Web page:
This article describes the method of identifying inline citations and their citation contexts from the PMCOA subset and makes OpCitance available to the public. To construct this dataset, we collected the PMCOA subset in May 2019. At the time of data collection, there were 2,407,660 articles in the PMCOA subset, in which 2,049,871 articles had at least one identifiable citation context. This dataset could benefit scientists interested in studying citation motives and citation behaviours. Moreover, this dataset could be used for text-mining projects such as studying scientific writing styles and other citation analysis research.


This section describes how inline citations and citation contexts were extracted. In OpCitance, an inline citation refers to a citation that appears in a paragraph, table, or figure/table caption, whereas a citation context refers to the sentence or table cell that contains the inline citation. Below is an example of a citation context produced by our XML parser for PMCID: 5219817 with two inline citations denoted by |B1| and |B2|.

If for any reason this process fails, gradually the person will suffer from osteoporosis |B1|, |B2|.

XPath syntax was used to navigate through the XML tags. Python’s lxml package was utilized to parse XML files because it had better compatibility with XPath syntax. Figure 1 depicts the overall workflow of generating the dataset. First, references and their PMIDs (if any) were identified. Second, the components (abstract, main text, tables, figures, and other ancillary components) in each article and the paragraphs in each component were identified. Third, the section titles of paragraphs, tables, and figures were extracted and mapped to the IMRaD categories. Fourth, inline citations in each component were marked. Fifth, the text was parsed into sentences and the citation contexts were identified. For each inline citation per citation context, the PMID was appended if the XML file had a PMID for the inline citation. Sixth, citation contexts and sentences were labeled by text progression, component names, and the belonging IMRaD categories. Seventh, the PMIDs were verified with citation data collected from the NCBI Entrez Programming Utilities ( (hereinafter referred to as the Entrez citation data) and Patci41, a citation matcher. Specifically, the NCBI Entrez Programming Utilities take PMIDs of the PMC articles as inputs and return lists of PMIDs cited by each input PMID. Patci matches reference strings to records from a set of bibliographic databases (e.g., PubMed, DBLP, and ADS) and returns the source link IDs (e.g., PMIDs) and the match probability of each ID. The details of each step are addressed in the following sections.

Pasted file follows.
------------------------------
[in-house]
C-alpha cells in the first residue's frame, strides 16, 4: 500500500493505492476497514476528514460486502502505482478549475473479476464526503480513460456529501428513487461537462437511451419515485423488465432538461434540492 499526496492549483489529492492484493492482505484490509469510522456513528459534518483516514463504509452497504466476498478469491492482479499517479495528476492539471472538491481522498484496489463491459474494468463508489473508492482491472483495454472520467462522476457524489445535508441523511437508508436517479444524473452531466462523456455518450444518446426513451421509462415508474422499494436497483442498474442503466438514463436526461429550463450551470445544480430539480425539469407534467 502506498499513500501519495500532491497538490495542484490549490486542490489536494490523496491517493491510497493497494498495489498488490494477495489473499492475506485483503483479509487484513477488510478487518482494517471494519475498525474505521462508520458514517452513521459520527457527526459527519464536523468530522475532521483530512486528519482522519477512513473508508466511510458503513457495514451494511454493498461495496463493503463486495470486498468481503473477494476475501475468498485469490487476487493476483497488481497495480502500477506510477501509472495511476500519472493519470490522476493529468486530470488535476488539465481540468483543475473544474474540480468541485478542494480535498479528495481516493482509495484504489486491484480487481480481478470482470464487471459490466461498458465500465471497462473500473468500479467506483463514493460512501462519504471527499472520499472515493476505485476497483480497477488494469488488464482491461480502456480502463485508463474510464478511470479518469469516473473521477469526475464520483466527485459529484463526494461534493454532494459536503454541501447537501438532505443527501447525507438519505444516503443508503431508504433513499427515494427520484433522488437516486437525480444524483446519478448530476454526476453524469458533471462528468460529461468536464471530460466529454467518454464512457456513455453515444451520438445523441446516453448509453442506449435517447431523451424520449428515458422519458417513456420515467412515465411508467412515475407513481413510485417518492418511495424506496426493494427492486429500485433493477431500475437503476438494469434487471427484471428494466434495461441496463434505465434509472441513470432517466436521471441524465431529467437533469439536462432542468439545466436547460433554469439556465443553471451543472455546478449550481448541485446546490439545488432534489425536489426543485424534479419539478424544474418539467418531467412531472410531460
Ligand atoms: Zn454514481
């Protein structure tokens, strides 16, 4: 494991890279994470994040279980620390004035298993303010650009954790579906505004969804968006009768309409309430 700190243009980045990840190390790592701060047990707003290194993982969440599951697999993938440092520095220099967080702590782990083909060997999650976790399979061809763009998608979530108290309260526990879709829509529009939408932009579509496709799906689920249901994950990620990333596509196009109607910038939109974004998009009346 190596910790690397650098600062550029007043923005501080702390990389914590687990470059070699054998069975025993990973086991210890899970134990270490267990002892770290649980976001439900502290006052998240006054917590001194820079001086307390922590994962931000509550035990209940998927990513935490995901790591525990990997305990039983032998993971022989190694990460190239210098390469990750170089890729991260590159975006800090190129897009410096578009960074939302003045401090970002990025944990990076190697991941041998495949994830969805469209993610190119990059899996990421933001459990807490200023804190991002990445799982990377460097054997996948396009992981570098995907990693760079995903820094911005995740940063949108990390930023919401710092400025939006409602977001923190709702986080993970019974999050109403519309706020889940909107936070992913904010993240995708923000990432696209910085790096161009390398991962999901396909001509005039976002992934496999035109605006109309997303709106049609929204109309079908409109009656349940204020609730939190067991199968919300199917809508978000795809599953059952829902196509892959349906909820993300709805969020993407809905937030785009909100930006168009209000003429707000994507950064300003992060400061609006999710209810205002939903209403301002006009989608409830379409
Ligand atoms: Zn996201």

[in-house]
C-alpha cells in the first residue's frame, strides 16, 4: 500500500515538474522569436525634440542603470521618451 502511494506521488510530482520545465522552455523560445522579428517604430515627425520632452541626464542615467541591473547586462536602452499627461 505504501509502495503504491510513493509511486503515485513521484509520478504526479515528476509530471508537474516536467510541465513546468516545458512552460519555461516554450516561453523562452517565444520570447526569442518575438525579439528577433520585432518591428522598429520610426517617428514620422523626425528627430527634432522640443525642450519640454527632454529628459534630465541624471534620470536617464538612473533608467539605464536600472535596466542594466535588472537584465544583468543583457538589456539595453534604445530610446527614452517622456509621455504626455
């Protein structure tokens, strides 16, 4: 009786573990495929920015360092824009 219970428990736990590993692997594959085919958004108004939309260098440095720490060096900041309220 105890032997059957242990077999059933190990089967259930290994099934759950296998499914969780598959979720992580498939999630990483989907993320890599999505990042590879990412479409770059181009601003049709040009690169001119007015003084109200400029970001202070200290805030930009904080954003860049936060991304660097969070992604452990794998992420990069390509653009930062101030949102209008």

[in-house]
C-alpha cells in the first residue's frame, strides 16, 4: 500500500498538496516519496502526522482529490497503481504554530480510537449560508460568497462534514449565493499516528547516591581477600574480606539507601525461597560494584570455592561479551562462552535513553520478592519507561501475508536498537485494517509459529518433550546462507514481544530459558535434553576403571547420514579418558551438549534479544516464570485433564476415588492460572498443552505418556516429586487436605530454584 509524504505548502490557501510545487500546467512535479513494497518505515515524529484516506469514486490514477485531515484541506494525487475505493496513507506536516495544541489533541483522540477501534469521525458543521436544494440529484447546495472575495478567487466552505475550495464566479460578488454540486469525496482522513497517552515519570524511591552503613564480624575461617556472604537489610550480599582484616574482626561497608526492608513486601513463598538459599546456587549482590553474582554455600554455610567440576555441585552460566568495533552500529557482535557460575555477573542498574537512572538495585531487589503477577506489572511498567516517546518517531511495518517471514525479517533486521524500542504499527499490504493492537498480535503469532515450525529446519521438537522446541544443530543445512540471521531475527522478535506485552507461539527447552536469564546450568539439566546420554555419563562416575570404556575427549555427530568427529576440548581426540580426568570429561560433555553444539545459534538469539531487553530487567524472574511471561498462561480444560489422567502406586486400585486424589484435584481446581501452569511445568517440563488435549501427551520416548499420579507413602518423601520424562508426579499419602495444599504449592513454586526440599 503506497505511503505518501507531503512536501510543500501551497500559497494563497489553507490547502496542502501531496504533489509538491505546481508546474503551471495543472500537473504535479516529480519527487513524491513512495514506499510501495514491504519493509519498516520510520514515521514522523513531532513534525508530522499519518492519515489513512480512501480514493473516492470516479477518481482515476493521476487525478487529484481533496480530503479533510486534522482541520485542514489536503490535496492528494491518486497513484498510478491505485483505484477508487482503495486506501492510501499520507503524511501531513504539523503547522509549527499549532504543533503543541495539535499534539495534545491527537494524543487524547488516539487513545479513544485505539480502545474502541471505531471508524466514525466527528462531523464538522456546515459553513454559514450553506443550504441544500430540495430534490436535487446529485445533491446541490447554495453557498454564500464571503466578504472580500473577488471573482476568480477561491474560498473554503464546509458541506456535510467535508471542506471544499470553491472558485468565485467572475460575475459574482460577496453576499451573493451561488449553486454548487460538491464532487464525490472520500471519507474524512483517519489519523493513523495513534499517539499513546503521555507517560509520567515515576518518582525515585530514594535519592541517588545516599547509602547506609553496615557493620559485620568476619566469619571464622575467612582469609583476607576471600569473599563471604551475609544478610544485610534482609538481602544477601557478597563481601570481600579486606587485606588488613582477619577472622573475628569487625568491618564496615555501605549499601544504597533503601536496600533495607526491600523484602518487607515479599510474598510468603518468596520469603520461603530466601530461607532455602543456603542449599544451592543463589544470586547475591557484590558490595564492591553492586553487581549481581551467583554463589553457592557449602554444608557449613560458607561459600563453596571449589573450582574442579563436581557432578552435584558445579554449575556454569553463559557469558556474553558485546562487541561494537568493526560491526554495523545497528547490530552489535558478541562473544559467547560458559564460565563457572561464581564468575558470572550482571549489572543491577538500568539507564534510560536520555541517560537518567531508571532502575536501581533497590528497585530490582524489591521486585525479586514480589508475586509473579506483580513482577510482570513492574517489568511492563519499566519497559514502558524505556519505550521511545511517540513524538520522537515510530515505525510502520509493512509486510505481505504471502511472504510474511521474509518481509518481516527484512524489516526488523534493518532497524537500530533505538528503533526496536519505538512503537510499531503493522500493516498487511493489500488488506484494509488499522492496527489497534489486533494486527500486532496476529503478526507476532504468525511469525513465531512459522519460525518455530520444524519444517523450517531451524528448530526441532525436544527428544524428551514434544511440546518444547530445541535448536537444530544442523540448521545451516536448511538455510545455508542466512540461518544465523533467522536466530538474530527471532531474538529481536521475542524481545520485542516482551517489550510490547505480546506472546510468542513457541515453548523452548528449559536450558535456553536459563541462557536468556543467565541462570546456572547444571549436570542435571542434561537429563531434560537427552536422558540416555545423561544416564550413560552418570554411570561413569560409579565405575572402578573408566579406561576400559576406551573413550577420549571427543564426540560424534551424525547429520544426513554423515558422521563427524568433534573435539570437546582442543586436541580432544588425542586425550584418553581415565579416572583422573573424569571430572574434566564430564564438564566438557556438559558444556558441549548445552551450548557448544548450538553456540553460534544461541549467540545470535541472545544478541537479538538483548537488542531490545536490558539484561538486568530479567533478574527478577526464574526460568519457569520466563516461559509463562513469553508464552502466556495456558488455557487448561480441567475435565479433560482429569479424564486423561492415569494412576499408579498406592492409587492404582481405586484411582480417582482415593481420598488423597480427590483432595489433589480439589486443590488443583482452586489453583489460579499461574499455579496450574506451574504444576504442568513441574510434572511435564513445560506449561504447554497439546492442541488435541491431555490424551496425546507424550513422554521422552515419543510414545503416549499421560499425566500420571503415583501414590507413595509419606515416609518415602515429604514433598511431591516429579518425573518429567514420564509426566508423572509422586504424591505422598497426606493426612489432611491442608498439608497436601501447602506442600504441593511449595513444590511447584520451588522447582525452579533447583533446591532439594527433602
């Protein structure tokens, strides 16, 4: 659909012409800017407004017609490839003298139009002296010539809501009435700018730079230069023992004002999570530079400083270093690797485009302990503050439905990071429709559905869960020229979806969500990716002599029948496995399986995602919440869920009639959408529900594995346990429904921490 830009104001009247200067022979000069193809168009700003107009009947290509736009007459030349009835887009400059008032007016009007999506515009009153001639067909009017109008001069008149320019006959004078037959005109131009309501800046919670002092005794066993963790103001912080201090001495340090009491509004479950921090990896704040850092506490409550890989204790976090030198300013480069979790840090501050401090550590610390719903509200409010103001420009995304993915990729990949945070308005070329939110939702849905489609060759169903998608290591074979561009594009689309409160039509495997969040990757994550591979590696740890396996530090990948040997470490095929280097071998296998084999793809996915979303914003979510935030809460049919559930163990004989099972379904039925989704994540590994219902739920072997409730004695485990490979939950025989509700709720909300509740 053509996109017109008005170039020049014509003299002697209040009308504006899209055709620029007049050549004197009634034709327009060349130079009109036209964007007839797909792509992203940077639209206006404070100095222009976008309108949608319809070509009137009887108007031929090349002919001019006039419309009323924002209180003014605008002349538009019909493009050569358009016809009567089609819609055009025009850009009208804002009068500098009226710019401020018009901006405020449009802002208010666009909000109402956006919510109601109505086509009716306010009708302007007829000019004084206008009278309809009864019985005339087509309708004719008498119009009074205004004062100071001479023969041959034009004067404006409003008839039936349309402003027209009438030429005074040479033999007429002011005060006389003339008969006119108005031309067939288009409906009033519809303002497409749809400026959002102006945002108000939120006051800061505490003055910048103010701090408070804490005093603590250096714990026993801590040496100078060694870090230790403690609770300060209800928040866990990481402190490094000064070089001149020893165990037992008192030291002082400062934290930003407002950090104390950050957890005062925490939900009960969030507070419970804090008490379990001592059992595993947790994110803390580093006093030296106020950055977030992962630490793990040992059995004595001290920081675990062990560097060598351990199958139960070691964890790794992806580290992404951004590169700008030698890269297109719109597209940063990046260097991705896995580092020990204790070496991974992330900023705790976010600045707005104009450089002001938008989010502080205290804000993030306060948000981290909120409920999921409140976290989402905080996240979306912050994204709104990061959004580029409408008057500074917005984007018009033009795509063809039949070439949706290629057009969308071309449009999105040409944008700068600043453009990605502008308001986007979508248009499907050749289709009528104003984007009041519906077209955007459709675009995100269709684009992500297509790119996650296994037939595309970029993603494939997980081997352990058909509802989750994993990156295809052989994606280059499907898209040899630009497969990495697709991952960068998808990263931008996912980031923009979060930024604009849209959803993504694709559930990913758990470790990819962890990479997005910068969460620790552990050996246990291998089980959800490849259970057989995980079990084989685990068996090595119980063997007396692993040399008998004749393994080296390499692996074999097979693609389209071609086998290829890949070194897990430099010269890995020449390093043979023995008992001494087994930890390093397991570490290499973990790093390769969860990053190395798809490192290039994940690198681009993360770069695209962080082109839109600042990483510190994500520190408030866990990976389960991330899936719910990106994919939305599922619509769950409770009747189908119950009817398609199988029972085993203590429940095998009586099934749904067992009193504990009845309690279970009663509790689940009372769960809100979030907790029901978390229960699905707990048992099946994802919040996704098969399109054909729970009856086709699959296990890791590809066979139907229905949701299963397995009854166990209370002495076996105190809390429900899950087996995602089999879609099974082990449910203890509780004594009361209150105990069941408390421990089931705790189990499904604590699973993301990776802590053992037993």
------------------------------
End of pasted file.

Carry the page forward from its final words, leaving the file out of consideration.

Fig. 1
figure 1

Workflow of generating the dataset.

Identifying references and their PMIDs from XML files